Science Spotlight

Lymph node T-cells induced by live attenuated vaccines protect against SIV

Image of component, killed, and live vaccines
Schematic of various vaccine types. Whole virus may be inactivated by heat or chemicals, subunit vaccines may be generated by breaking open viruses or expressing specific proteins, and live attenuated viruses, the subject of this paper, may be generated by serial passage or mutation of specific genes to reduce the virus viability.
Image modified under CC-BY-SA license from Wikispaces

More than thirty years of effort have gone into the development of an HIV vaccine. Several vaccine candidates have been tested, including whole killed virus, expressed proteins, and recombinant virus vectors (a non-HIV virus expressing HIV genes). However, the most effective vaccine strategy tested to date, capable of complete protection in a rhesus macaque model, involves the use of a live attenuated virus (LAV) (Daniel et al., 1992).

In LAV vaccines, one or more viral genes are deleted to attenuate the virus, reducing both the pathogenicity and the ability of the virus to replicate. However, the protection afforded by LAV vaccines decreases as the viral attenuation increases. Because of this correlation, LAV vaccines are unlikely to be used in humans, because an effective vaccine would also have a high risk of mutating into a pathogenic virus. Understanding how LAV vaccines confer protection could help direct vaccine development to more closely mimic the vaccine targets and immune response that is so effective in LAV vaccines. To approach this question, Dr. Paul T. Edlefsen (Vaccine and Infectious Disease Division), along with collaborators, used a panel of LAV vaccines to correlate their elicited immune responses with vaccine efficacy.
Animals were vaccinated with one of five different LAVs of varying attenuation. These different viruses should result in varying immune responses and consequently diverse levels of protection, permitting statistical correlations between the immune response to each LAV and vaccine effectiveness.  As expected, this vaccination strategy led to a spectrum of protection, and after challenge, 25 out of 32 animals were at least partially protected, and 19 were completely protected from subsequent SIV challenge.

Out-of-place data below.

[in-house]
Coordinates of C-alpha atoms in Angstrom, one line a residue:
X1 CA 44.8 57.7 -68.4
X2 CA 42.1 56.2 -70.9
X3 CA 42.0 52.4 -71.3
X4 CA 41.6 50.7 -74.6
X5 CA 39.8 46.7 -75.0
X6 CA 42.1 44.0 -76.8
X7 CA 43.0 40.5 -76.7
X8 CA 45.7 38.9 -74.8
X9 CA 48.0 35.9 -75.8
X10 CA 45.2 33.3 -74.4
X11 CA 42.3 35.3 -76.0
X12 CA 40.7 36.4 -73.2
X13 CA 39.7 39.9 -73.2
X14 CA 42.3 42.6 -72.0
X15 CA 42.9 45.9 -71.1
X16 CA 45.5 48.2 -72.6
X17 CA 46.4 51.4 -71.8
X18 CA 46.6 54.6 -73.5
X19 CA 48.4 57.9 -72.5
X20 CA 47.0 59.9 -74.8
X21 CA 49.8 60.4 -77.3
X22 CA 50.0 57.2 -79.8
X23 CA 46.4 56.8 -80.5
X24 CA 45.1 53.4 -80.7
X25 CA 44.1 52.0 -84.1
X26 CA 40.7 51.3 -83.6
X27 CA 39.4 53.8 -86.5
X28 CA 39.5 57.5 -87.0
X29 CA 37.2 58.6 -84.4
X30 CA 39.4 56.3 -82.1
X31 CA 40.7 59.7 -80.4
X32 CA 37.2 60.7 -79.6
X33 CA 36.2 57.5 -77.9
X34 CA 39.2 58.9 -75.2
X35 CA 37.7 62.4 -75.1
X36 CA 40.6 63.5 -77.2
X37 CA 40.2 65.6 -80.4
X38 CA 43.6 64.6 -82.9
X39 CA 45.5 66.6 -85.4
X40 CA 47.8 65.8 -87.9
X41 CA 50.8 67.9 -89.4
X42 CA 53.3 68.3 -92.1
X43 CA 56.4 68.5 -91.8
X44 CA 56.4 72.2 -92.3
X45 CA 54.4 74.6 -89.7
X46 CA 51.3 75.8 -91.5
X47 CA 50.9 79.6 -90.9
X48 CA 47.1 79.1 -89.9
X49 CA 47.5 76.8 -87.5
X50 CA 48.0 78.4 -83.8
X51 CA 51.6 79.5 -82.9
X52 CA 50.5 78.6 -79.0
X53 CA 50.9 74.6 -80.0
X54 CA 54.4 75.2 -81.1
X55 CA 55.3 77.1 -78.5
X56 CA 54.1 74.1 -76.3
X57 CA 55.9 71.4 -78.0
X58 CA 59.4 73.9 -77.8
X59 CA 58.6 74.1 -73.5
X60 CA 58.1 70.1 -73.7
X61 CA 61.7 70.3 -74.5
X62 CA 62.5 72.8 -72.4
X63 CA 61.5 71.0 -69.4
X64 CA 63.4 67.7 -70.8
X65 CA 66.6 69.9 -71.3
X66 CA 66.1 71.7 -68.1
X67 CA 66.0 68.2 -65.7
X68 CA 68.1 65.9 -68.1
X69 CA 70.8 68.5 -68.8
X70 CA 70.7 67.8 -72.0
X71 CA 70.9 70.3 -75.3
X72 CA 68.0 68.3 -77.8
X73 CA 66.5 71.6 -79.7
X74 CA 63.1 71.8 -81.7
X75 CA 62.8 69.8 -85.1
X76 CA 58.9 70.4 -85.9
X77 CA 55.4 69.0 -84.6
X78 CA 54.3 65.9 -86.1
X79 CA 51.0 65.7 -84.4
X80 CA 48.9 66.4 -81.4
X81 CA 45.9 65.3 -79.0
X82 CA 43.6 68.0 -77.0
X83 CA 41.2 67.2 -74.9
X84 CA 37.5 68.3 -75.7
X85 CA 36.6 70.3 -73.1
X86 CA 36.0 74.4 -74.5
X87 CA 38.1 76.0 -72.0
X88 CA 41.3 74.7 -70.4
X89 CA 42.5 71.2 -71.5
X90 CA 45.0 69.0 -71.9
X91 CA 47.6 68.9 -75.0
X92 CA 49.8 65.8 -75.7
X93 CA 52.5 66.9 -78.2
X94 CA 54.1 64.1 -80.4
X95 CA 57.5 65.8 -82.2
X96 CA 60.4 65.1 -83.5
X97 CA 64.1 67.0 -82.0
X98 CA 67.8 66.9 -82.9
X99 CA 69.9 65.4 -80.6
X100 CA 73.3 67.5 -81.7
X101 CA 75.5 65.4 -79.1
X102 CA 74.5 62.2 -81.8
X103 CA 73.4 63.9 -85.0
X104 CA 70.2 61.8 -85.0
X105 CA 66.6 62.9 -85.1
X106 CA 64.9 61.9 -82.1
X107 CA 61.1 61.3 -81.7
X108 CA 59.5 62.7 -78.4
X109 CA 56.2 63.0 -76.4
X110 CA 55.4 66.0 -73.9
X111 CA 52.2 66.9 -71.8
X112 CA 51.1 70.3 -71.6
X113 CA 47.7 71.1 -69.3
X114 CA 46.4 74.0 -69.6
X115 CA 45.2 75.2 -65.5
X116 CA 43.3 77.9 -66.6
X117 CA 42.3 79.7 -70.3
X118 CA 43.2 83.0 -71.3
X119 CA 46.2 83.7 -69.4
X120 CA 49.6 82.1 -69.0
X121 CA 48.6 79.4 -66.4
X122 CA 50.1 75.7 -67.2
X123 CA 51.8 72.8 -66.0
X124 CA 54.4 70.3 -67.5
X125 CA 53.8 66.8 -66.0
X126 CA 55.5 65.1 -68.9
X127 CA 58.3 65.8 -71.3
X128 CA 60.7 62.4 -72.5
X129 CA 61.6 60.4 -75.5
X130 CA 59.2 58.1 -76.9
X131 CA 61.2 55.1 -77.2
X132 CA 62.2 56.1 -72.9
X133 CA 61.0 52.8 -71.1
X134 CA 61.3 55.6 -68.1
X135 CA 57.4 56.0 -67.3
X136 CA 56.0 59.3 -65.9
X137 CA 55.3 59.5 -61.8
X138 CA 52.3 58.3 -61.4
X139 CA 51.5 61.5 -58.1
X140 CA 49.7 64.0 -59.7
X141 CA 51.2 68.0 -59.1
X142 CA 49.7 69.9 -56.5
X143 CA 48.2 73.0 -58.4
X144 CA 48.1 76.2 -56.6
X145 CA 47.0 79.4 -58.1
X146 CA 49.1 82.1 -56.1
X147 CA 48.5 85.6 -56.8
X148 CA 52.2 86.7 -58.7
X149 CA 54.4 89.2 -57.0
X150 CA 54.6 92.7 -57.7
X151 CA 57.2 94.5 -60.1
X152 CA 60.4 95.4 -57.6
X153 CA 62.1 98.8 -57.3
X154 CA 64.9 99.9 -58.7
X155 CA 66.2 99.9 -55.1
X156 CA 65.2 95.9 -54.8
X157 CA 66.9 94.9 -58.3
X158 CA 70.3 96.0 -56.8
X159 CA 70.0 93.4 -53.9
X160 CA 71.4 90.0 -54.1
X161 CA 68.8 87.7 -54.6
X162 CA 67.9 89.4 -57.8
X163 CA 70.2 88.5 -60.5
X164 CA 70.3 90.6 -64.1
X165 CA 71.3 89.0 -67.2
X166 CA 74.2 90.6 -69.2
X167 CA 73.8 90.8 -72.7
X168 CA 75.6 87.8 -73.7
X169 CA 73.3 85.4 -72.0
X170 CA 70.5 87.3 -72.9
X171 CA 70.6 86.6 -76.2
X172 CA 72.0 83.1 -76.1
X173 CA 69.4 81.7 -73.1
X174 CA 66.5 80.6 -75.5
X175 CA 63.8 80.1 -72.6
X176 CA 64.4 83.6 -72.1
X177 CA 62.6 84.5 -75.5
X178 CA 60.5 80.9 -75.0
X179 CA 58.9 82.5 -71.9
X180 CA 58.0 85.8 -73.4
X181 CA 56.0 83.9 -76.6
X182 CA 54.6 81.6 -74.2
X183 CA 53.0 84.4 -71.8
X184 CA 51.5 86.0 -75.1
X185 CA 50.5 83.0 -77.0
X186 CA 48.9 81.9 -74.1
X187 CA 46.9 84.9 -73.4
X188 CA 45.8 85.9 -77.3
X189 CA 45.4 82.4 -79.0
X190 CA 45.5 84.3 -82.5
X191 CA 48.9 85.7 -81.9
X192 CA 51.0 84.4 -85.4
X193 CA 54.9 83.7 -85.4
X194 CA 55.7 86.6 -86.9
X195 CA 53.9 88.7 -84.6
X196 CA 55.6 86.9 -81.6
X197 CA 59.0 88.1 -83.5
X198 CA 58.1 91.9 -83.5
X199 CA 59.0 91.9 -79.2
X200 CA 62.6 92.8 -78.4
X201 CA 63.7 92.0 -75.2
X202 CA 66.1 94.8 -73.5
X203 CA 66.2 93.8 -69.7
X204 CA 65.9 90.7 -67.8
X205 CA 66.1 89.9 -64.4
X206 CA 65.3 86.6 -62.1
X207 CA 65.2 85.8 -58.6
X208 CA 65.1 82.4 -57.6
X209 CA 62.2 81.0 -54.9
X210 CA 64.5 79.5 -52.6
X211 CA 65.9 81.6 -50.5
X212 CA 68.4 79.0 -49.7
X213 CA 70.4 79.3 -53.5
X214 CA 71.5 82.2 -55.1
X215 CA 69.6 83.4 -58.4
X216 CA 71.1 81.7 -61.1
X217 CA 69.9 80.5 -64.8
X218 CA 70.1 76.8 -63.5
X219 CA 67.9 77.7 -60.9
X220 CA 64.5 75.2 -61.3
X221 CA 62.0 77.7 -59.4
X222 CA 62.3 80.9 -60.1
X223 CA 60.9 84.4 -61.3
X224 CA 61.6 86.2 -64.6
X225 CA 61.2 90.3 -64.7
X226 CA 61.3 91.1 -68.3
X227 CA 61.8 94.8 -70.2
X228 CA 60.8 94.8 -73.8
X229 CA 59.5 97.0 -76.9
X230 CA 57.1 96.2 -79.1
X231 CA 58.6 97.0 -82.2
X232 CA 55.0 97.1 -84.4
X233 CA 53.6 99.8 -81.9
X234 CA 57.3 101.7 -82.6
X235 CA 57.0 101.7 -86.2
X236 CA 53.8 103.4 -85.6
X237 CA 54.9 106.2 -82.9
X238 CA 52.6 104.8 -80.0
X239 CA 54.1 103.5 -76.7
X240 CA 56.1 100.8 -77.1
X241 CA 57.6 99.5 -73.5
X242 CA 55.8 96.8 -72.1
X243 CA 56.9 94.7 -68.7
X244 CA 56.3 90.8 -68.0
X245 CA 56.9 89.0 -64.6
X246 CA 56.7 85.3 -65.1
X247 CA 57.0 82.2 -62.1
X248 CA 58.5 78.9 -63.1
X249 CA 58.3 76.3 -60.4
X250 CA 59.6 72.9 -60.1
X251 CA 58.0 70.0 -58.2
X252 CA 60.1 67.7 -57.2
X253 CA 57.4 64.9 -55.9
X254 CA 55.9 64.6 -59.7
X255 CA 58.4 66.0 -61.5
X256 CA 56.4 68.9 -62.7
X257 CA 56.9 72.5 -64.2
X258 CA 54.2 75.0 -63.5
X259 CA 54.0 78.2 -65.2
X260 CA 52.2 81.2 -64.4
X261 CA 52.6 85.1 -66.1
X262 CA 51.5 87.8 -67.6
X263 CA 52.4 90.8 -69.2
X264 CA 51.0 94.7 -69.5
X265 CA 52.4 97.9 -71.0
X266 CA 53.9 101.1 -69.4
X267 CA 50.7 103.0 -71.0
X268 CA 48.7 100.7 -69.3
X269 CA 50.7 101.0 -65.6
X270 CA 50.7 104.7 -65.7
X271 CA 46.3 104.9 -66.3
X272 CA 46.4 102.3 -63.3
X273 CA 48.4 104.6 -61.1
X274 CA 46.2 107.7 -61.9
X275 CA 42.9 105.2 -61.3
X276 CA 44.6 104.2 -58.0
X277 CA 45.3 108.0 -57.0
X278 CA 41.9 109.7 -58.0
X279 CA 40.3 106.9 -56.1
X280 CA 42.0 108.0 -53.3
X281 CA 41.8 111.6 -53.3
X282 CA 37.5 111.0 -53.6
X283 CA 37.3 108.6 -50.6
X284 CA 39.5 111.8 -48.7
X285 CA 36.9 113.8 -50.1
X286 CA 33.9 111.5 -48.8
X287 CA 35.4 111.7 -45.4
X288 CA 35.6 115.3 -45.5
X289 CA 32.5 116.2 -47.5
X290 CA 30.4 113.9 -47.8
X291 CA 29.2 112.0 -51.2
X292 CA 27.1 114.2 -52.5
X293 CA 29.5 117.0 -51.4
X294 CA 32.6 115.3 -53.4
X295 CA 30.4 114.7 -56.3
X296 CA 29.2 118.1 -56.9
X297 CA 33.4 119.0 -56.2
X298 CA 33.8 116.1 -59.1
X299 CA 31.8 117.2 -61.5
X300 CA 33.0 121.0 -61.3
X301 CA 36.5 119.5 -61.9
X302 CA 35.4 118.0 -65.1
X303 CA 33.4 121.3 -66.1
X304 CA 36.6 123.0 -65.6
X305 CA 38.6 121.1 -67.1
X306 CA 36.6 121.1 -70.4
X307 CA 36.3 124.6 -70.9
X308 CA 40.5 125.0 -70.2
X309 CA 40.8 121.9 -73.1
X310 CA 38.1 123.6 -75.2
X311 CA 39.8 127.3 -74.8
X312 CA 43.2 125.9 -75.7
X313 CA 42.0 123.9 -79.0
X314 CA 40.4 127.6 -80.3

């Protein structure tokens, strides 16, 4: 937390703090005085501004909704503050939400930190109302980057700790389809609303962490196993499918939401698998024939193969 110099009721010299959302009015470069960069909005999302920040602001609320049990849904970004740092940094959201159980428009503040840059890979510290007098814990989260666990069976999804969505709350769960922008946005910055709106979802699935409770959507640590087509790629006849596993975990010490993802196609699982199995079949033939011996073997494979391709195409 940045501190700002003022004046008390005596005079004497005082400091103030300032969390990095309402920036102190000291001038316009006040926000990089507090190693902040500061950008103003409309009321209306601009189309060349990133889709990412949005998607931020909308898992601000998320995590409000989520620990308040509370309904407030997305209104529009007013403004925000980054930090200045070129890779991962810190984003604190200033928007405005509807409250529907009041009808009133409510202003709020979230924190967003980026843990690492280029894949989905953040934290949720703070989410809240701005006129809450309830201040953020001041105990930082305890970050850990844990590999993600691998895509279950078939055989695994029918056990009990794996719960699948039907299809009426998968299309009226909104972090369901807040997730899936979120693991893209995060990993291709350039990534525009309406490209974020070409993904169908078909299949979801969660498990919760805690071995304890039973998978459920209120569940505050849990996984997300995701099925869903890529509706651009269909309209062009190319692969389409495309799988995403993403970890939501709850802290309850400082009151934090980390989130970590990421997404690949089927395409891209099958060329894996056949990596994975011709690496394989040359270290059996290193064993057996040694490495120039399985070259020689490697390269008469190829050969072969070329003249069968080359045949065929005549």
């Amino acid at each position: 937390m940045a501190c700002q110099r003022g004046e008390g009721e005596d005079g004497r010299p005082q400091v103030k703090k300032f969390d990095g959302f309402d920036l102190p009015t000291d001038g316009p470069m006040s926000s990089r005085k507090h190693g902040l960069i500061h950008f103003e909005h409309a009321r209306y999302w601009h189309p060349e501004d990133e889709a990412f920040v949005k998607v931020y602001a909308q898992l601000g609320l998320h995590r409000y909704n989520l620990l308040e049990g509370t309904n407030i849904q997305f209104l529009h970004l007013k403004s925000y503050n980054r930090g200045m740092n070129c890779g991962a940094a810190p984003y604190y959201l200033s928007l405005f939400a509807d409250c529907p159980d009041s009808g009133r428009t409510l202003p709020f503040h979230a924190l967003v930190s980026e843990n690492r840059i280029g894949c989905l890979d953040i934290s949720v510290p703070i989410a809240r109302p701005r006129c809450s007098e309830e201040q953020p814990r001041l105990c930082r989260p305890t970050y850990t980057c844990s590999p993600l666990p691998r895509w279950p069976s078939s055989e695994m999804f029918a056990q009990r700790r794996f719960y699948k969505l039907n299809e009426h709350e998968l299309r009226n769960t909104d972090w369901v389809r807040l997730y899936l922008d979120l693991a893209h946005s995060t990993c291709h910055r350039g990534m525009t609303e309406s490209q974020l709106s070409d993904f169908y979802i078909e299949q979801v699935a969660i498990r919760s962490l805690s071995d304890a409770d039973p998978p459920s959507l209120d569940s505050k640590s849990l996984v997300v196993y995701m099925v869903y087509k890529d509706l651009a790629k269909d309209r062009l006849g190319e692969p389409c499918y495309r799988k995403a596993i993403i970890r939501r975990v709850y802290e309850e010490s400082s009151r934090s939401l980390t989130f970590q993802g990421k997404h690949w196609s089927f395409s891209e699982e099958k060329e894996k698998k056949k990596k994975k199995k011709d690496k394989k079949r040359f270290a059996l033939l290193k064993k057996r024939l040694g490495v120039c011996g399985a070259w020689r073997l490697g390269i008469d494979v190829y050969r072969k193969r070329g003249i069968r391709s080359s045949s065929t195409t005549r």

Of the 11 immune parameters tested, only the magnitude of SIV-reactive CD4+ (p=0.0036) and CD8+ (p=0.007) T-cell responses in the lymph node statistically predicted the ability of the LAV vaccine to protect in this study. The authors also found that the level of LAV RNA in the lymph node was positively correlated with the magnitude of the T-cell response, suggesting that replicating LAV in the lymph node help stimulate and maintain LAV-specific T-cells in the lymph node. A microarray analysis found that the protected group upregulated T-cell receptor signaling genes and granzymes, while the unprotected group did not, suggesting that the protected group had a higher and faster T-cell response in the lymph node than the unprotected group.

After the initial infection, HIV infects local white blood cells that then carry the virus through the blood to the lymph nodes. This study suggests that vaccination with a virus capable of replicating in these lymph nodes can prime and, importantly, maintain potent SIV-specific T-cells at this site. These activated cells may be able to intercept, control, and possibly clear virus at an early stage of infection. One can imagine that expressing HIV genes in a different virus backbone that also stimulates T-cell responses in the lymph node may provide a safe and effective alternative to a live attenuated HIV vaccine.

Fukazawa Y, Park H, Cameron MJ, et al. 2012. Lymph node T cell responses predict the efficacy of live attenuated SIV vaccines. Nat Med. 2012 Sep 9. Epub ahead of print, doi: 10.1038/nm.2934. 

Also see: Daniel, M.D., Kirchhoff, F., Czajak, S.C., Sehgal, P.K. & Desrosiers, R.C. 1992. Protective effects of a live attenuated SIV vaccine with a deletion in the nef gene. Science 258, 1938–1941.